Many people do not yet know that there is a major reform coming to special education in New York City. Before leaving the city last June, Garth Harries, former Department of Education executive, wrote a memo that outlined a new, bold vision for improving the way our city addresses the needs of students with Individualized Education Plans (IEPs).
There are many aspects to the plan, and many questions remain about how it will be implemented, but overall it has two major implications for special education in our city's schools:
1) special education students should be integrated into all schools in significantly greater numbers, not only schools with specific programs (such as self-contained classes, Collaborative Team Teaching, or other support services known as SETTS); and
2) schools should have the flexibility to program students based on their actual IEP-indicated needs, rather than based on a strict set of classroom ratios and program recommendations.
This is an exciting vision that will mean, over the long term, that there is more full inclusion for students with IEPs, and which will mean that all schools will be better able to serve some of the most historically underserved students.
Arts & Letters is part of phase one, a group of about 250 schools which are implementing these changes beginning this fall. All schools will be adopt these changes in the 2011-2012 school year. Under this new plan, with significant support from the Department of Education, schools can plan schedules and programs that are tailored to individual needs, rather than strict program mandates, while still meeting the needs on the IEP.
At Arts & Letters, our faculty is having conversations about how to better meet individual students' needs through more flexible scheduling and teacher programming, and by looking at student learning styles and needs. It is exciting to have this opportunity and we believe we will be more successful with our special education students this way.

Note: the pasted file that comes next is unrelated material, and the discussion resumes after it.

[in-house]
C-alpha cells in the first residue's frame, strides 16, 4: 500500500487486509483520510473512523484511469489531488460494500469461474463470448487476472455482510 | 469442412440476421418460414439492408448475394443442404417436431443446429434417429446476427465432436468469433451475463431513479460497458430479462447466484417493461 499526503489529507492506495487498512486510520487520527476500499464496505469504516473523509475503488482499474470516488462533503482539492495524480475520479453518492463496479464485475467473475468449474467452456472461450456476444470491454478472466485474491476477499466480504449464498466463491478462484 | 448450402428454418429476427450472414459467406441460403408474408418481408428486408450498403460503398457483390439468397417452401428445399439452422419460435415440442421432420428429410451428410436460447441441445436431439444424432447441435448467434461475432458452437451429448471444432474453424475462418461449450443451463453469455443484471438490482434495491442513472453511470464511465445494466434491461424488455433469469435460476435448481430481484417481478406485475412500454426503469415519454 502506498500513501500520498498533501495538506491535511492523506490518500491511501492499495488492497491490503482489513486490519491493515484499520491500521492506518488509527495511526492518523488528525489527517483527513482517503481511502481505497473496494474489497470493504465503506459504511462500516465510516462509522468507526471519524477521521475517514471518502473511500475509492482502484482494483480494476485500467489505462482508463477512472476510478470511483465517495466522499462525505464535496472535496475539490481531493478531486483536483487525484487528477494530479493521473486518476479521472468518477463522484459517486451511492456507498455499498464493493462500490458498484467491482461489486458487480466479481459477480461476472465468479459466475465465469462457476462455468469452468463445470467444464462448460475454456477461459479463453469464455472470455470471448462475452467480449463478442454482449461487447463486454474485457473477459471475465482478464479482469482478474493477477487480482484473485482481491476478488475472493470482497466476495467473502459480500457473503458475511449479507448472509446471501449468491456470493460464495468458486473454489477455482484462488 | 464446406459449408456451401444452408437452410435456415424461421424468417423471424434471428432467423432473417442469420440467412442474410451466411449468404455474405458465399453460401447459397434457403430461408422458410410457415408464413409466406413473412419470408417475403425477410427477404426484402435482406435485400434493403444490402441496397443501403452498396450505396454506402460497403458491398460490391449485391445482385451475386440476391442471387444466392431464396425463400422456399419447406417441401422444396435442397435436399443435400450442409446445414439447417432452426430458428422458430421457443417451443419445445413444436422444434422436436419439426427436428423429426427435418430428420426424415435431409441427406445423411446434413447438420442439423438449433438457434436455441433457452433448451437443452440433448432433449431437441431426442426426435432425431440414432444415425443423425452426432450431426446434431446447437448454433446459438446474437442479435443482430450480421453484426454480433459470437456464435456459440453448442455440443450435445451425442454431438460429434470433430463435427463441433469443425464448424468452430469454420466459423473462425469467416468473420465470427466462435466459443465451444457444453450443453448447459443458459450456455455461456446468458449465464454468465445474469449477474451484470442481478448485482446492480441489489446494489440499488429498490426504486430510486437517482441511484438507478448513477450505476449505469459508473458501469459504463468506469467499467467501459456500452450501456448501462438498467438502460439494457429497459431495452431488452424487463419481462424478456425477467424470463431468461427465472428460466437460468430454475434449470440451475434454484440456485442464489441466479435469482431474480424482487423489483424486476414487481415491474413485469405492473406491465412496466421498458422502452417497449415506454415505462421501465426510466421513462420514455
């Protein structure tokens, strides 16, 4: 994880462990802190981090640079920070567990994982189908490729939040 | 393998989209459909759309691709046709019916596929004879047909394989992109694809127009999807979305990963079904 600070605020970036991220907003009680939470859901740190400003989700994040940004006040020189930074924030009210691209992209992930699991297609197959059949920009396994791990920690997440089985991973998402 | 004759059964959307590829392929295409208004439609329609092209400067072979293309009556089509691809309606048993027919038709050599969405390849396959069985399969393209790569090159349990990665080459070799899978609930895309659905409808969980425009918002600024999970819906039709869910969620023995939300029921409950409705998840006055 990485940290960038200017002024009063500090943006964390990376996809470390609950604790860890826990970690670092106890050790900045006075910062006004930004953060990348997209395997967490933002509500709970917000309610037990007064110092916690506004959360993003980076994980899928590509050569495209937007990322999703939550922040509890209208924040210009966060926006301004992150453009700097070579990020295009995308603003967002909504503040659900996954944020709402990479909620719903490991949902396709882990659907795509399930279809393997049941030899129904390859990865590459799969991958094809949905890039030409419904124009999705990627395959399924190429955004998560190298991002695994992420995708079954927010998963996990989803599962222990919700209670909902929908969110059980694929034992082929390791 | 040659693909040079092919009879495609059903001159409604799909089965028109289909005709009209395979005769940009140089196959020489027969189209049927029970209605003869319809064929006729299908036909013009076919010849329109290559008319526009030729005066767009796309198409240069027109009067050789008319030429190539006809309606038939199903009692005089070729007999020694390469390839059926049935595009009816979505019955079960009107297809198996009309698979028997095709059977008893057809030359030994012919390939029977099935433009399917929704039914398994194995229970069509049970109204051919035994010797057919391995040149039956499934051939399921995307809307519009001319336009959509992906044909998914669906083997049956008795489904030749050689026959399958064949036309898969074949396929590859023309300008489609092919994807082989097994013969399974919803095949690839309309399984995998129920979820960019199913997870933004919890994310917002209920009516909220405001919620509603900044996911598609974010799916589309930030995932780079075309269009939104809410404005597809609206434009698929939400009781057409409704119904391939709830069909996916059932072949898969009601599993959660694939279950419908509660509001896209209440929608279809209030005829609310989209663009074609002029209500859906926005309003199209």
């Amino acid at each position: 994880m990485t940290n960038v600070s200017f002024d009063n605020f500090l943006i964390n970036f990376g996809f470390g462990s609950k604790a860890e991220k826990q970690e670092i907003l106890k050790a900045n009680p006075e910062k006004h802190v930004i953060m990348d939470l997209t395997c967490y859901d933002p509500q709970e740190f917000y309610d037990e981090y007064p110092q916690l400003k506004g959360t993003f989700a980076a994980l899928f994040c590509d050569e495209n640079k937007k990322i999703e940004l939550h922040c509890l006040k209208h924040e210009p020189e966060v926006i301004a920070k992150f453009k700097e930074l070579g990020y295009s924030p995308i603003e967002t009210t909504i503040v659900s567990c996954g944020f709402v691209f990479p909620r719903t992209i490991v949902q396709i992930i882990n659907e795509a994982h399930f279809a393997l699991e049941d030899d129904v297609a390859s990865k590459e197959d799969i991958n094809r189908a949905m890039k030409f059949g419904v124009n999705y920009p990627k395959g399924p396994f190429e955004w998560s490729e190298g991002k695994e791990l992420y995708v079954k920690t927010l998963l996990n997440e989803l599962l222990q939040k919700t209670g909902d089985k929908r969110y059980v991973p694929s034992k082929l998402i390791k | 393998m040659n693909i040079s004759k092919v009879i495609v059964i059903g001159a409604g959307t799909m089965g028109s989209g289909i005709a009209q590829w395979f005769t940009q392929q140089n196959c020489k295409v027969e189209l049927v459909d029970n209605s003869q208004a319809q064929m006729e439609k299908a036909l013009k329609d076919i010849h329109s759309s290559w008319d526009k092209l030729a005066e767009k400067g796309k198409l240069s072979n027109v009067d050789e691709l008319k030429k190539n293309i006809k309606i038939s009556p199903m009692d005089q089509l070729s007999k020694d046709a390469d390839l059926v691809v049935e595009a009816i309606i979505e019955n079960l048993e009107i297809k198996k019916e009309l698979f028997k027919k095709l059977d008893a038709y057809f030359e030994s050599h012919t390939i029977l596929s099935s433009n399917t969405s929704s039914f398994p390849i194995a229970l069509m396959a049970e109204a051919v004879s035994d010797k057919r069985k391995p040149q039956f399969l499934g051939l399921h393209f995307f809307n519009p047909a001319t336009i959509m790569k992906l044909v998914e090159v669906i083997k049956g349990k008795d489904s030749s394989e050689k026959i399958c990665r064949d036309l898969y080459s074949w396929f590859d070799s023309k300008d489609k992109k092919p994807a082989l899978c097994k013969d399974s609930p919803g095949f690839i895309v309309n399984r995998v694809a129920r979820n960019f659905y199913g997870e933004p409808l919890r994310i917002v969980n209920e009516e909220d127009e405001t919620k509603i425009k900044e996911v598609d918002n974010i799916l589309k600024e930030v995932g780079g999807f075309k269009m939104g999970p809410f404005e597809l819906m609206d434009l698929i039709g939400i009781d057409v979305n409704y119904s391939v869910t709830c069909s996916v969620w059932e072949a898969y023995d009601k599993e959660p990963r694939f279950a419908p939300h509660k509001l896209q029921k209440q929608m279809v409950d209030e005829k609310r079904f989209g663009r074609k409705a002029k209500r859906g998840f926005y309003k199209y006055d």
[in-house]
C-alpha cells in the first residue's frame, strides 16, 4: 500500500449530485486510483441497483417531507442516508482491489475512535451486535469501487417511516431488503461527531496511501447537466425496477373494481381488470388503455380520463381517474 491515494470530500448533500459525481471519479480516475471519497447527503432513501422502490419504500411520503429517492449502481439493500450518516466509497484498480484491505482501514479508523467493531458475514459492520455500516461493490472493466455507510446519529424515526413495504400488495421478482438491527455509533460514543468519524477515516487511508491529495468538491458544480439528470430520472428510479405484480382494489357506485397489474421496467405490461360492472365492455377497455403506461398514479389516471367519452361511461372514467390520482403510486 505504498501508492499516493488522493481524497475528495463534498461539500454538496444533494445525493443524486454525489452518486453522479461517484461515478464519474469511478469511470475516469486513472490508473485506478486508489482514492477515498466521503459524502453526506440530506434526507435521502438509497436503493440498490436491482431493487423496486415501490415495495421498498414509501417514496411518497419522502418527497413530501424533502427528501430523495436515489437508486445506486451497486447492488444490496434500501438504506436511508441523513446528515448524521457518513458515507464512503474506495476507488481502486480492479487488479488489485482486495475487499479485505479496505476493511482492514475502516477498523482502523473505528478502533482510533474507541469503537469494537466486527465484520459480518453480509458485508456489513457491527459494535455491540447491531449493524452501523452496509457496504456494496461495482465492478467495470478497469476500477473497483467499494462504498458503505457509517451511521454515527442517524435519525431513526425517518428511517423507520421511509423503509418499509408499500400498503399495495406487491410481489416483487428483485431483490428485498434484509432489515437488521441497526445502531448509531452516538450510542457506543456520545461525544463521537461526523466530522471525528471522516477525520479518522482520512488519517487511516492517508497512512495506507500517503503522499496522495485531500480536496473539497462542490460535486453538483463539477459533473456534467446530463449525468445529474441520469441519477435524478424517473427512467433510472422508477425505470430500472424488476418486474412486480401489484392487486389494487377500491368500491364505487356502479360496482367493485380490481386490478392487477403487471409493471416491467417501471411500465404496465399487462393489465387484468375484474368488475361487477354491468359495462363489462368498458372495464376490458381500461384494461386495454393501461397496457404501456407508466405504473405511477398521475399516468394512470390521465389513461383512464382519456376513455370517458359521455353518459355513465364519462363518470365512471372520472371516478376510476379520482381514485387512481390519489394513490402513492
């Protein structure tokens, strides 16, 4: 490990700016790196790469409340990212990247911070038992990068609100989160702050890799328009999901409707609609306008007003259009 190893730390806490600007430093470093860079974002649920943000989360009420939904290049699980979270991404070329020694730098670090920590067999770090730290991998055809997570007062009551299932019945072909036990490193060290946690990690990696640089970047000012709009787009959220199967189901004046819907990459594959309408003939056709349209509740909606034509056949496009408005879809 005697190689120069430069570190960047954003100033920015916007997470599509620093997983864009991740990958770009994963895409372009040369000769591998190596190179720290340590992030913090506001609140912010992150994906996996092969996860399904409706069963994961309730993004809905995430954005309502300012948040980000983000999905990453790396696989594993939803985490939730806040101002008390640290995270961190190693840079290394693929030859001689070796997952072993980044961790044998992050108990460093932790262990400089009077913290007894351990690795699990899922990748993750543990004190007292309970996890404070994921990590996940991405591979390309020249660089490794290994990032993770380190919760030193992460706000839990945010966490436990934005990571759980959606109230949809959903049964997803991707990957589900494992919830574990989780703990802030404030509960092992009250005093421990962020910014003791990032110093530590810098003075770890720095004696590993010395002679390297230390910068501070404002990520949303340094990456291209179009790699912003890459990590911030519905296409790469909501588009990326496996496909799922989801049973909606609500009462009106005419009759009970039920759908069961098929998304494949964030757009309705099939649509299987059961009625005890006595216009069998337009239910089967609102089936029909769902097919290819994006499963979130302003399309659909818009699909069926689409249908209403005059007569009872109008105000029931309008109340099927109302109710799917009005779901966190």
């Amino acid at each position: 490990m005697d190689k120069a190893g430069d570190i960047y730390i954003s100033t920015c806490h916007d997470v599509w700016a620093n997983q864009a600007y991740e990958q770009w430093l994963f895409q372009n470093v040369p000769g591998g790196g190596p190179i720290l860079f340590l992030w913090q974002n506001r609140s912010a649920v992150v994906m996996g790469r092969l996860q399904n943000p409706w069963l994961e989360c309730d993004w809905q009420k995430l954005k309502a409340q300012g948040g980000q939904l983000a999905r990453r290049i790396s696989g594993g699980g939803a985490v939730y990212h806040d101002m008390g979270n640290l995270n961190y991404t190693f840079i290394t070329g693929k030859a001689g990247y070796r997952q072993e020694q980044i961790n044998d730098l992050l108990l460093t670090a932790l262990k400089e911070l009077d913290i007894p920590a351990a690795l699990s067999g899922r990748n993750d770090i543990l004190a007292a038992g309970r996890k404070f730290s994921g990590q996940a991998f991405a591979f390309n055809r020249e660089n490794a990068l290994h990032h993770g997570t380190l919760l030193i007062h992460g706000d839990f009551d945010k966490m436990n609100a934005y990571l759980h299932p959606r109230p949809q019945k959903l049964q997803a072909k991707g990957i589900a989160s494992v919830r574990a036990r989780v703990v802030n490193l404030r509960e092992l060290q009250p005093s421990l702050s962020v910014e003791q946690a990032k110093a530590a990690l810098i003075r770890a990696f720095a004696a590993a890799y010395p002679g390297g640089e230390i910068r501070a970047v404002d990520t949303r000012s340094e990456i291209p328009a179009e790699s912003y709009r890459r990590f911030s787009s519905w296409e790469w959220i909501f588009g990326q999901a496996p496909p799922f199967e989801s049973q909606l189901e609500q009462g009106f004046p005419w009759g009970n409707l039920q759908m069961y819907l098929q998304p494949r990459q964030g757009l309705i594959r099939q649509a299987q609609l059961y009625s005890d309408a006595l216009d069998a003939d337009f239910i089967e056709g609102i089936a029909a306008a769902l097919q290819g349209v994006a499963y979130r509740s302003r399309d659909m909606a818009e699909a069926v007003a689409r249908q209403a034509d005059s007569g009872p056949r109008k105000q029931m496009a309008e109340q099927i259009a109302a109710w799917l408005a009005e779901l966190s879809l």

However, just as we approach this with optimism, our faculty members have many important questions about funding, enrollment procedures, protocols for coming to common understanding of program recommendations with parents, supporting teachers' work with the hardest-to-serve students in an inclusive environment, space allocations to support flexible groupings, and accountability for school based support team professionals. Even with Rodriguez's office working full-time to provide more details, the plan remains vague about implementation of these big ideas. And, as those of us who work in schools, and have children in schools, know: the "devil is in the details."
We are looking forward to being part of phase one of the implementation, because we hope that our leadership team, teachers, and parents will have an important role to play in the formation of these policies, and we hope that we can help to build the critical supports throughout the system that will be necessary to make these important, but immense, changes happen with the best interests of children in mind.
As this plan rolls out, I'd like to hear from parents about how you think this may affect your children and their schools. What are some of your hopes, questions and concerns?